100 Years ago Today….
Donna Montran and “Chin Chin” play at the Empire Theater in North Adams, Massachusetts, on 14 May 1920
The “Chin Chin” production played at the Bennington Opera House on May 13th. Then they traveled the 16 miles south to North Adams, MA to play at the Empire Theater the next day.
Advertising for the show began on May 5th when the regular Empire ad indicated, “Coming FRIDAY, MAY 14th, “CHIN CHIN.” Along with the display ad was a short advertising article.
Booked for Empire May 14th With Fun Makers of Unusual Calibre
The management of the Empire Theater has booked Charles Dillingham’s only company presenting that wonderful spectacle of “Chin Chin” for one evening’s showing Friday evening, May 14th.
This riot of fun, feast of music, and bevy of feminine beauty appeared at the Globe theater in New York for two solid years and is justly heralded as the greatest musical comedy success emanating from the gay white way. In the leading comedy roles are Walter Wills and Roy Binder supported by a cast of about 65 people including Tom Browne’s Saxaphone band.
The book is by Anne Caldwell and R. H. Burnside, the lyrics by Anne Caldwell and James O’Dea, the music by Ivan Caryll, whose lingering and lilting melodies carried “The Pink Lady” and The Little Café” to success. “Chin Chin” is blessed with a big company.
In this musically rich show spontaneous approval is always accorded melodious tunes as “Good Bye Girl, I’m Through,” “Love Moon,” “Violet,” “The Grey Moon,” “Go Gur Sig Gong-Jue” the comedy song and “The Ragging of the Rag of Rags.”—adv.
This article is a bit unusual in that it actually mentioned “—adv.” at the end indicating it was an ad. Often these articles are ambiguous as to their source.
The Saturday paper had a special ad for the show, a text article ad, and an image of:
THE FAMOUS TOM BROWN’S CLOWN SAXOPHONE BAND IN CHARLES DILLINGHAM’S STUPENDOUS PRODUCTION OF “CHIN CHIN” AT THE EMPIRE THEATER FRIDAY EVENING.
Unusual for a one-night engagement, but the North Adams Transcript ran a review of the show the day afterwards. It read:
Charles B. Dillingham’s “Chin Chin” Draws full house. Wills the Star
Another full house responded las night to the Empire theater’s offering of another musical comedy, the occasion being the presentation of Charles B. Dillingham’s “Chin Chin.” It is a fair generalization of the production as given here to say that Walter Wills in the role created by Fred Stone, was pretty much all there was to the show. Mr. Wills’ grotesque contortions and classical humor lifted the show out of the commonplace and saved it. It would be asking too much to expect that the play as presented by last night’s cast equal that given by Montgomery and Stone and their associates some five years ago, although not a few who saw the original production in New York drew in invidious comparison last night.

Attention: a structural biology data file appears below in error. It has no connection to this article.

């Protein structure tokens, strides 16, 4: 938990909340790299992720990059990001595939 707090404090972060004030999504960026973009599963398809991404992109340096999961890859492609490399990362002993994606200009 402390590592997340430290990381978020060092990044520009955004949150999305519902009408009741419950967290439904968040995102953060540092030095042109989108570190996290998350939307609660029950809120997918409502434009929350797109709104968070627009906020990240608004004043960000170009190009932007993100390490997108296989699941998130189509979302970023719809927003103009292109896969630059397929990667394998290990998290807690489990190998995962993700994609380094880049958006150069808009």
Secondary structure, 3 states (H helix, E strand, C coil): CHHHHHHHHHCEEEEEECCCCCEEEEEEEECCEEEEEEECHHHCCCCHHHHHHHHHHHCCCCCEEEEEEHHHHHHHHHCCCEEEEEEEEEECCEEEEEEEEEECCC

Aside from Wills, it may as well be said first at last that the show was a series of blithe, sometimes crisp and wellordered, but always interesting tableaux. Musical umbers here and there betrayal tuneful purpose, but none of the singers could sing very well.
In addition to Wills, Roy Binder his companion, Starr Dunham as Alladin, Donna Montran, Bessie Franklin, and Joseph Robinson, carried the bulk of the work and displayed a certain amount of ability.
The Saxophone band, the trick horse, the fake piano playing and ventriloquist dodge were also features worthy of more than passing notice. The mechanical effects and stage settings were striking and clever, many of them being new to these parts.
The chorus was a good-sized and well-costumed one the pale pastels of the Orient predominating in the color scheme.
The Empire theater was built in 1913 to replace an earlier theater built in 1866 that had burned in 1912.[i]
The Publix Theater Corp. took over the empire and changed the name to “Paramount” effective 2 Sept 1929. Theater Manager: J. F. Sullivan[ii]
Seating Capacity: 1,200
Stage (Proscenium opening): 32×26 ft
Front to back wall: 35 ft
Between side walls: 62 ft
The theater was demolished in the 1970’s (possibly 1980’s). However, the lobby can still be seen if one looks carefully at the interior of the Capital Restaurant. Also, the name continues on with “The Empire” restaurant in the same building at that location.
Check the “Herald” for additional articles regarding the “Chin Chin” performance.
The ads and some of the links on this website are “affiliate links.” If you purchase after clicking on them, I will receive a small commission which will help me pay for this site. Please see my Disclaimer Page for more information.
[i] “Empire Theatre In North Adams, MA – Cinema Treasures”. 2020. Cinematreasures.Org. Accessed April 24 2020. http://cinematreasures.org/theaters/18165.
[ii] Julius Cahn—Gus Hill Theatrical Guide and Moving Picture Directory – 1921.